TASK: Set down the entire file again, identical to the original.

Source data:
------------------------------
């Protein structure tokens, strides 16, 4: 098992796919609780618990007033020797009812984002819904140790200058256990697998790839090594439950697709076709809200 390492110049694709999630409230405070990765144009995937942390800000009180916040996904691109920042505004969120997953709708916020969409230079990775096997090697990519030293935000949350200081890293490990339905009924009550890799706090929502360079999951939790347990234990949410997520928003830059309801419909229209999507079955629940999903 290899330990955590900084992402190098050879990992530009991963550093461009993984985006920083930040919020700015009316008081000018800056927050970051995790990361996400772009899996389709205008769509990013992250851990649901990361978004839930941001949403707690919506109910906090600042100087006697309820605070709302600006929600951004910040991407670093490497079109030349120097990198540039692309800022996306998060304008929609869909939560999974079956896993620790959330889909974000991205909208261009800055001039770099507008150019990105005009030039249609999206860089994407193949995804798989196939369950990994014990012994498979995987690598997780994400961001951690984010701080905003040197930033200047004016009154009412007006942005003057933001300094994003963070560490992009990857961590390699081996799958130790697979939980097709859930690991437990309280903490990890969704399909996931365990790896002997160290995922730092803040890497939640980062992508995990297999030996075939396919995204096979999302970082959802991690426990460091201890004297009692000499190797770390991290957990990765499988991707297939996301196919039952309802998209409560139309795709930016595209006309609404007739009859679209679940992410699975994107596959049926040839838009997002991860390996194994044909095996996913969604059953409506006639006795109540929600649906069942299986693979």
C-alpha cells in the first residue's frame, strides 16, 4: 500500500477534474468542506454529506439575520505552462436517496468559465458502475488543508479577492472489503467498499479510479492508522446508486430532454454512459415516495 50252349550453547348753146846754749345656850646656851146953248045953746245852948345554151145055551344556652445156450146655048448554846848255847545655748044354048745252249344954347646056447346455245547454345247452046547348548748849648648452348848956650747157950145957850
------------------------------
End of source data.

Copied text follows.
């Protein structure tokens, strides 16, 4: 098992796919609780618990007033020797009812984002819904140790200058256990697998790839090594439950697709076709809200 390492110049694709999630409230405070990765144009995937942390800000009180916040996904691109920042505004969120997953709708916020969409230079990775096997090697990519030293935000949350200081890293490990339905009924009550890799706090929502360079999951939790347990234990949410997520928003830059309801419909229209999507079955629940999903 290899330990955590900084992402190098050879990992530009991963550093461009993984985006920083930040919020700015009316008081000018800056927050970051995790990361996400772009899996389709205008769509990013992250851990649901990361978004839930941001949403707690919506109910906090600042100087006697309820605070709302600006929600951004910040991407670093490497079109030349120097990198540039692309800022996306998060304008929609869909939560999974079956896993620790959330889909974000991205909208261009800055001039770099507008150019990105005009030039249609999206860089994407193949995804798989196939369950990994014990012994498979995987690598997780994400961001951690984010701080905003040197930033200047004016009154009412007006942005003057933001300094994003963070560490992009990857961590390699081996799958130790697979939980097709859930690991437990309280903490990890969704399909996931365990790896002997160290995922730092803040890497939640980062992508995990297999030996075939396919995204096979999302970082959802991690426990460091201890004297009692000499190797770390991290957990990765499988991707297939996301196919039952309802998209409560139309795709930016595209006309609404007739009859679209679940992410699975994107596959049926040839838009997002991860390996194994044909095996996913969604059953409506006639006795109540929600649906069942299986693979």
C-alpha cells in the first residue's frame, strides 16, 4: 500500500477534474468542506454529506439575520505552462436517496468559465458502475488543508479577492472489503467498499479510479492508522446508486430532454454512459415516495 50252349550453547348753146846754749345656850646656851146953248045953746245852948345554151145055551344556652445156450146655048448554846848255847545655748044354048745252249344954347646056447346455245547454345247452046547348548748849648648452348848956650747157950145957850